Former Mariner Ken Griffey Jr. waves to the crowd during a jersey retirement ceremony prior to the game between the Seattle Mariners and the Los Angeles Angels of Anaheim at Safeco Field on August 6, 2016 in Seattle, Washington. (Photo by Otto Greule Jr/Getty Images)
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Ken Griffey Jr., who was once one of the biggest names in professional baseball, has recently appeared in new promotions for Budweiser. Some have suggested that the Griffey promotions may help Budweiser's parent company, Anheuser-Busch, restore its reputation with traditional sports fans, many of whom were alienated by Bud Light's association with controversial transgender influencer Dylan Mulvaney.
On Thursday, Budweiser tweeted out a short promo for new merchandise featuring Griffey. The promo comes just before the All-Star Game, which will take place Tuesday evening in Seattle, Washington. Griffey spent 11 years with the Seattle Mariners, racking up 10 Gold Glove Awards and seven Silver Slugger Awards. The Mariners retired Griffey's number, 24, in 2016.
"Look like an All-Star," the Budweiser tweet said. "Introducing the Budweiser x Ken Griffey Jr. All-Star Collection. Shop now at the link in bio."
In addition to the merchandise, Budweiser also featured Griffey and his father, Ken Griffey Sr. — who also had a respectable MLB career — in a recent TV commercial. With the tagline "to the dads who believe in us," the ad originally aired just before Father's Day and has once again returned to the airwaves in time for the All-Star Game.
The commercial features father and son reflecting on their respective careers. In fact, the two actually played together in Seattle for a few weeks in 1990, marking the only time in MLB history that a father-son duo played on the same team at the same time. On September 14 of that year, they hit back-to-back home runs.
Budweiser | Griffey Father’s Dayyoutu.be
As Griffey Jr. is now part owner of the Mariners and the Mariners have a partnership with Budweiser, it's no surprise that the Hall of Famer would appear in Budweiser promotions. In a typical summer, such commercials would be expected. But this summer, Anheuser-Busch is still struggling to appeal to traditional sports fans, many of whom stopped purchasing Bud products in early April when Mulvaney revealed that Bud Light had given him cans with an image of his face imprinted on them.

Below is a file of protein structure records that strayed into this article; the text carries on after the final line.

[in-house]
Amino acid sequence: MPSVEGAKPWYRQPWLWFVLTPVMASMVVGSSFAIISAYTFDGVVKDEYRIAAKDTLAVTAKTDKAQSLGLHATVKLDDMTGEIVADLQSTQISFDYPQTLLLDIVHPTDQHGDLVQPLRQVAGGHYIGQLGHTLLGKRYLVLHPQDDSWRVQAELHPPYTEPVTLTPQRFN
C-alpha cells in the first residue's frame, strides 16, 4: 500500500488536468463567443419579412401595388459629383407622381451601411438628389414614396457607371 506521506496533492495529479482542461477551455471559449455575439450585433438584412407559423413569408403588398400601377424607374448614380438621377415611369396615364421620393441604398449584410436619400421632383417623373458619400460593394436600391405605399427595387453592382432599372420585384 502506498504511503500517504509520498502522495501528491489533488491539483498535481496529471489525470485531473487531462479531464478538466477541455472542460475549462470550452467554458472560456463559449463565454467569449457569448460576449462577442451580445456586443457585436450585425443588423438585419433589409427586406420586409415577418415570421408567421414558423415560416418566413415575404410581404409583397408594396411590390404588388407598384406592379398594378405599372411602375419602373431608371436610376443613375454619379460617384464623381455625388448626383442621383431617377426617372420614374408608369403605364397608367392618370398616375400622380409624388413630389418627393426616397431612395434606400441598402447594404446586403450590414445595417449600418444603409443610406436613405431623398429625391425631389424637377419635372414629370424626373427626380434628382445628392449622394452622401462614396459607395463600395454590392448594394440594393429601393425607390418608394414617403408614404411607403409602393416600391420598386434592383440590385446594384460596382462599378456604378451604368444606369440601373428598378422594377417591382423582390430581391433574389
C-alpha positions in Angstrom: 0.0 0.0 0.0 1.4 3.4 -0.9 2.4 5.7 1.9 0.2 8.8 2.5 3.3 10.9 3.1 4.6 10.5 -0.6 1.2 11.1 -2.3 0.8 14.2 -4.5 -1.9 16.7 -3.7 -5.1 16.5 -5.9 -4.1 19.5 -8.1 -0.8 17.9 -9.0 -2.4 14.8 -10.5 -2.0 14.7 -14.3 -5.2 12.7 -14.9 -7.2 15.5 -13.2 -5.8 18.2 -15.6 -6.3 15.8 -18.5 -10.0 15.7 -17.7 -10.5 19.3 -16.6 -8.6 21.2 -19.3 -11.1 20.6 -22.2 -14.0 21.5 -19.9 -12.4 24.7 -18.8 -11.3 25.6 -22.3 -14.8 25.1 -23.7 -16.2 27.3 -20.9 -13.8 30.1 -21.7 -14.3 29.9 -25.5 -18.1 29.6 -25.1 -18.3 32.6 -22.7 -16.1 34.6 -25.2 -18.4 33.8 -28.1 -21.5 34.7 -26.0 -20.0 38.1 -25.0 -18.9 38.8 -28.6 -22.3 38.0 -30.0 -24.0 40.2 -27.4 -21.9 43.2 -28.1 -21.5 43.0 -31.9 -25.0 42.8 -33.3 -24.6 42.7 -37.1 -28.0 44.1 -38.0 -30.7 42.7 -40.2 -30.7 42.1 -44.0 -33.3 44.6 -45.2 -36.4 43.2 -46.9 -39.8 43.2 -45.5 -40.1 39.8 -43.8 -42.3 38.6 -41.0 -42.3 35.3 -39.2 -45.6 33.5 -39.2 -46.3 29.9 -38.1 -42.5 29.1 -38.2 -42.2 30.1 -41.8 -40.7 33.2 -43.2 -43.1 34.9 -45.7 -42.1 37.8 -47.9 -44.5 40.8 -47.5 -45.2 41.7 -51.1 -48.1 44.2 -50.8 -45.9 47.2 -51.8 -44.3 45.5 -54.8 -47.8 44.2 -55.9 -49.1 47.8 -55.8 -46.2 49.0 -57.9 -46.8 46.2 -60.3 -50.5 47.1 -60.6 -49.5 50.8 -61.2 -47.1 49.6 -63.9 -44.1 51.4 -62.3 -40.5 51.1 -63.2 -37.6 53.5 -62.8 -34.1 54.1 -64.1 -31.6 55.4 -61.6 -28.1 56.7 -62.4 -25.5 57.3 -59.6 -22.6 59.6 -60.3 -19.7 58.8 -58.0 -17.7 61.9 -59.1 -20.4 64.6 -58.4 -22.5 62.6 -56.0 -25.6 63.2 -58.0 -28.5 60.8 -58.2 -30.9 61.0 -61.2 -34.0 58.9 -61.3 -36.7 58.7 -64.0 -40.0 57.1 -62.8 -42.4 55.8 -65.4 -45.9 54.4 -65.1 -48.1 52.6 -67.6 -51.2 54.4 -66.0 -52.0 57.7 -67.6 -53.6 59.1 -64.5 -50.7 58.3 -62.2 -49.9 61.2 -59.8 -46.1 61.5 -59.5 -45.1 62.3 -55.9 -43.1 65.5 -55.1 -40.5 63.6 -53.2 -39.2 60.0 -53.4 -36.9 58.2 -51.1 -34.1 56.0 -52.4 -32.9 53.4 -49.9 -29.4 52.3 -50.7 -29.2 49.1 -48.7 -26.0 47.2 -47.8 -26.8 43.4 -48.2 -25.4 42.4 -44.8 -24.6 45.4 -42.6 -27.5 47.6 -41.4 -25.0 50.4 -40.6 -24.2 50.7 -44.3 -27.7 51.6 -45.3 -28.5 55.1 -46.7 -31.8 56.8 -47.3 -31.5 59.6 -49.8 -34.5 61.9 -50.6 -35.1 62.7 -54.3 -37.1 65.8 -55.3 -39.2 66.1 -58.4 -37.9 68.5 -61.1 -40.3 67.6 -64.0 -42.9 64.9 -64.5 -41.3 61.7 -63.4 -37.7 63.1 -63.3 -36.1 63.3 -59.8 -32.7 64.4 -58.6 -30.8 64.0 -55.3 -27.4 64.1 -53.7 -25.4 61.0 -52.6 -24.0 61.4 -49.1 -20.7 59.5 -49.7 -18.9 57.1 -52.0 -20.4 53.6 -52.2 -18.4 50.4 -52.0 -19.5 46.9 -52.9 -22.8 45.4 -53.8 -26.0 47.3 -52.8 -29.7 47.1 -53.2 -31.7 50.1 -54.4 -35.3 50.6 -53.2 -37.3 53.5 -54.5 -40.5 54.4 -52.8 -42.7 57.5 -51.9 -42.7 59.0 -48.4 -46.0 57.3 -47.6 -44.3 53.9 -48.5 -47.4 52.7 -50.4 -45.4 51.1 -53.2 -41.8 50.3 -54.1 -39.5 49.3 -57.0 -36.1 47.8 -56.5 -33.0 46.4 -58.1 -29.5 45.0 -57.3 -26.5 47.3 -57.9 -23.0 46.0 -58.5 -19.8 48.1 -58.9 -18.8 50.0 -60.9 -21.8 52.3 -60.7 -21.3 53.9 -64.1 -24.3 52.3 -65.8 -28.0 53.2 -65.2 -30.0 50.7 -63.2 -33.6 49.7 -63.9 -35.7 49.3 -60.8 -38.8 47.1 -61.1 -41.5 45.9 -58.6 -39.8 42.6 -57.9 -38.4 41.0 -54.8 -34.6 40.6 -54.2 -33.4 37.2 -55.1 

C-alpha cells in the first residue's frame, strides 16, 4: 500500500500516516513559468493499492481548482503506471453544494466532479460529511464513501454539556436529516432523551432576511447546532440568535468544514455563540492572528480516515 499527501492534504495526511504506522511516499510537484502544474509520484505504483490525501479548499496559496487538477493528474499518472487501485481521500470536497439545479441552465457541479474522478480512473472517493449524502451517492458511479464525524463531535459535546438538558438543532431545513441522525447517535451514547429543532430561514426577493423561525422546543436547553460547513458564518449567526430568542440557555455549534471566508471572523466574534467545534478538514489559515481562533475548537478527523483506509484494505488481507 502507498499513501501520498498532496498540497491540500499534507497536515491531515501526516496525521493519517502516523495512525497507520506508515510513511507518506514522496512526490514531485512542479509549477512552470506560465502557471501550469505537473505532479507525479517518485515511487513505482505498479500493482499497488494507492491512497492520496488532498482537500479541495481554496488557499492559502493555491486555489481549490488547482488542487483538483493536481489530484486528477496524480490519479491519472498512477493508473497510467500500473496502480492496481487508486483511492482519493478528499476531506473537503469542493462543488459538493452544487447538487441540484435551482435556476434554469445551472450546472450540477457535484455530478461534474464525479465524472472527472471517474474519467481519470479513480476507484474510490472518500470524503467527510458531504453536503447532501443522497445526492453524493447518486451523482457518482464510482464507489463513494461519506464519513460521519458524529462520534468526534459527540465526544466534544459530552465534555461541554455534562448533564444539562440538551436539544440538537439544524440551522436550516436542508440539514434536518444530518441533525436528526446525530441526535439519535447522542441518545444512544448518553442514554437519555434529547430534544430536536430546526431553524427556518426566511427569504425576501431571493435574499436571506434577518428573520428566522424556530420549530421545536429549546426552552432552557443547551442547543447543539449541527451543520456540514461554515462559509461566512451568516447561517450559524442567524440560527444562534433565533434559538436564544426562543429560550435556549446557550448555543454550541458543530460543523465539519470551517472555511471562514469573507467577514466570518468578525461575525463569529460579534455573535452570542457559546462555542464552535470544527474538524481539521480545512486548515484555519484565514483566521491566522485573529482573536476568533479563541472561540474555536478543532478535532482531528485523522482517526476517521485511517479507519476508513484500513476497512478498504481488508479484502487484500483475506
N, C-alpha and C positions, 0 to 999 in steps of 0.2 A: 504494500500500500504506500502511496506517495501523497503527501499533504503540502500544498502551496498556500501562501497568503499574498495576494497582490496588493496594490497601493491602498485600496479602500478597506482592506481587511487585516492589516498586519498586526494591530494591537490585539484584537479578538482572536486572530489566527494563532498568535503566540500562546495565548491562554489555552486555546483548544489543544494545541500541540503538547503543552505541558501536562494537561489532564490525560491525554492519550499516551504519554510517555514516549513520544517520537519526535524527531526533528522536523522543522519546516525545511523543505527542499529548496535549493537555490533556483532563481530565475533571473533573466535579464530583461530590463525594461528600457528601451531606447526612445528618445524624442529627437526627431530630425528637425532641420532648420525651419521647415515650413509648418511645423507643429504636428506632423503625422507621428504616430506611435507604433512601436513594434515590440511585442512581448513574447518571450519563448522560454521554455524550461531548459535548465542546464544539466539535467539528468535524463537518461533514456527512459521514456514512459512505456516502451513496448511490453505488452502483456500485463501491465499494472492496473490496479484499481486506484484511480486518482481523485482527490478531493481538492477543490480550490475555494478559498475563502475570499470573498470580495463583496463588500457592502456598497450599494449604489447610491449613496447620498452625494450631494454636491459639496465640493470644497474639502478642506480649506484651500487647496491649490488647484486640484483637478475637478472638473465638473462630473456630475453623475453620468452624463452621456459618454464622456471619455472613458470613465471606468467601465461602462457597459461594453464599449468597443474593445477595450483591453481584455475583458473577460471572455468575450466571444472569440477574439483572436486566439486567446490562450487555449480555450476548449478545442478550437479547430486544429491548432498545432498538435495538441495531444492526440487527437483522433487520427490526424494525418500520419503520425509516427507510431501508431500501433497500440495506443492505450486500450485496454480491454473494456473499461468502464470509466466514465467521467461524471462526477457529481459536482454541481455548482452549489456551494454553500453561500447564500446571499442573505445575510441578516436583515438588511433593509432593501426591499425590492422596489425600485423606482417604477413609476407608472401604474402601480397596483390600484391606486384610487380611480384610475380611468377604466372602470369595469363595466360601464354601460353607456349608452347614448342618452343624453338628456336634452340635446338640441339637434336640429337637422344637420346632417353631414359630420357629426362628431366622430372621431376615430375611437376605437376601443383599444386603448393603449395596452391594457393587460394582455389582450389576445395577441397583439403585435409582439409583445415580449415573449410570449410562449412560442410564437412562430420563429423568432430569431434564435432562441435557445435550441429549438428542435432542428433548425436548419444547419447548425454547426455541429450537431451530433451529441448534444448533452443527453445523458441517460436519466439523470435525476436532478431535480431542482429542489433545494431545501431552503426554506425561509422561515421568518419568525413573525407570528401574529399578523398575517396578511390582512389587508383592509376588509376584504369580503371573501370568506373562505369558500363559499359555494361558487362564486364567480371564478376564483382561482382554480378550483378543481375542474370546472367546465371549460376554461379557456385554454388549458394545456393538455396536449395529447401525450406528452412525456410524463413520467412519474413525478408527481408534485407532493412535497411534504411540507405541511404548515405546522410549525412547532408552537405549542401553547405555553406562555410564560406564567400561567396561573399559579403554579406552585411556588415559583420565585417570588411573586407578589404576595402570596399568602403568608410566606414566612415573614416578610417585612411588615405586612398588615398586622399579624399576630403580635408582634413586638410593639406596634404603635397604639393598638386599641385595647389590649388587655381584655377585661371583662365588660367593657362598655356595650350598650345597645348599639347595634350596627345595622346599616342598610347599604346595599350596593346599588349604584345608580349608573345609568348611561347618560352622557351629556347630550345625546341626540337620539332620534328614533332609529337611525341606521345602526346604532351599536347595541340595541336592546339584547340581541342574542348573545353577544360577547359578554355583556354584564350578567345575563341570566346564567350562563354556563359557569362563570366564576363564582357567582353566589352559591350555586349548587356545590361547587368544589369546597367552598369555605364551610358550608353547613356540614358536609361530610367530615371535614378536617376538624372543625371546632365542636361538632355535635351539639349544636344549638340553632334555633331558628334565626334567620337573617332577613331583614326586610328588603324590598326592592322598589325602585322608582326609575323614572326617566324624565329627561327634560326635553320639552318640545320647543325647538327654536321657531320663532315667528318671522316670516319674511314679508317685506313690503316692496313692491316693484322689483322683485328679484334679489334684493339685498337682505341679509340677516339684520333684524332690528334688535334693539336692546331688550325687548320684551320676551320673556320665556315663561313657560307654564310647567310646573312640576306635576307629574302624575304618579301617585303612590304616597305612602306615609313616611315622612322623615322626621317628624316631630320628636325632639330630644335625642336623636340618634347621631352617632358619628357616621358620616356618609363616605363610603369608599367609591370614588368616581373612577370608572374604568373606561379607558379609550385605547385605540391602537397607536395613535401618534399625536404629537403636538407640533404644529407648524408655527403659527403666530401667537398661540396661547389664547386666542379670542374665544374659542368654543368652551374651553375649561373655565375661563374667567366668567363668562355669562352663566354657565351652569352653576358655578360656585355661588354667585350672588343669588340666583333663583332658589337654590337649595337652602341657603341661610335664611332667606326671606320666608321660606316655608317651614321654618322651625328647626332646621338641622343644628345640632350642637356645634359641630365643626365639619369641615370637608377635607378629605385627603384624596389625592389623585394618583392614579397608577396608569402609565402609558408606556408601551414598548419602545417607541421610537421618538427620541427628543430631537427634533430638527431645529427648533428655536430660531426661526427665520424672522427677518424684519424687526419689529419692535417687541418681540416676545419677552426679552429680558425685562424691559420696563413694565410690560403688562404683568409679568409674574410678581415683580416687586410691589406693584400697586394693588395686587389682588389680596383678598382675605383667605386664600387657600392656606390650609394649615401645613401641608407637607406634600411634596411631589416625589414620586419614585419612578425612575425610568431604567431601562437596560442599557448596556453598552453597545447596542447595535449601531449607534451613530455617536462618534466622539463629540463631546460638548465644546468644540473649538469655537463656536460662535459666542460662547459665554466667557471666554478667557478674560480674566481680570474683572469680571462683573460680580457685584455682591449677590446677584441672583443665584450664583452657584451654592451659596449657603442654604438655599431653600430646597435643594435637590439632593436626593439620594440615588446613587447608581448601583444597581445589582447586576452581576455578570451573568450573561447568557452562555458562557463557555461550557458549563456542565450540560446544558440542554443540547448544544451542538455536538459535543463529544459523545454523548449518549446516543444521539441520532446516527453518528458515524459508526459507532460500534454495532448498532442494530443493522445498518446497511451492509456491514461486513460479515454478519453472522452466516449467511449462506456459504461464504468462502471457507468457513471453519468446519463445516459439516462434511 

In the last three months, Bud Light sales have cratered, costing Anheuser-Busch $27 billion in market value. About two weeks after the fiasco with Mulvaney began, the beer giant attempted to restore its relationship with American consumers by issuing a traditional Budweiser ad featuring Clydesdale horses and working-class men in flannel shirts, but the ad was widely panned as desperate and inauthentic.
Then, just last week, Bud Light issued an ad starring Kansas City Chiefs tight end Travis Kelce. In the commercial, dubbed "Backyard Grunts," Kelce and other fatherly-looking men try to relax with friends and a cold beer at what appears to be a neighborhood gathering. But that ad has also seemingly missed the mark with audiences, some of whom noted that Kelce does not hold or consume a Bud Light at all during the ad.
If the comments on Budweiser's tweet are any indication, this latest stunt with Griffey has also failed to connect with consumers, some of whom seem to doubt Anheuser-Busch's sincerity. "No thanks, I prefer beer that knows the difference between men and women and mocks neither," wrote one user. "All you have to do is say you are sorry," said another. One user even tweeted an image of Mulvaney's Bud Light can as the ill-fated OceanGate Titan submarine. So even the legendary Ken Griffey Jr. and his dad, two beloved icons of America's pastime, have so far been unable to salvage the once-strong relationship between Anheuser-Busch and patriotic Americans.
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Sr. Editor, News
Cortney Weil is a senior editor for Blaze News.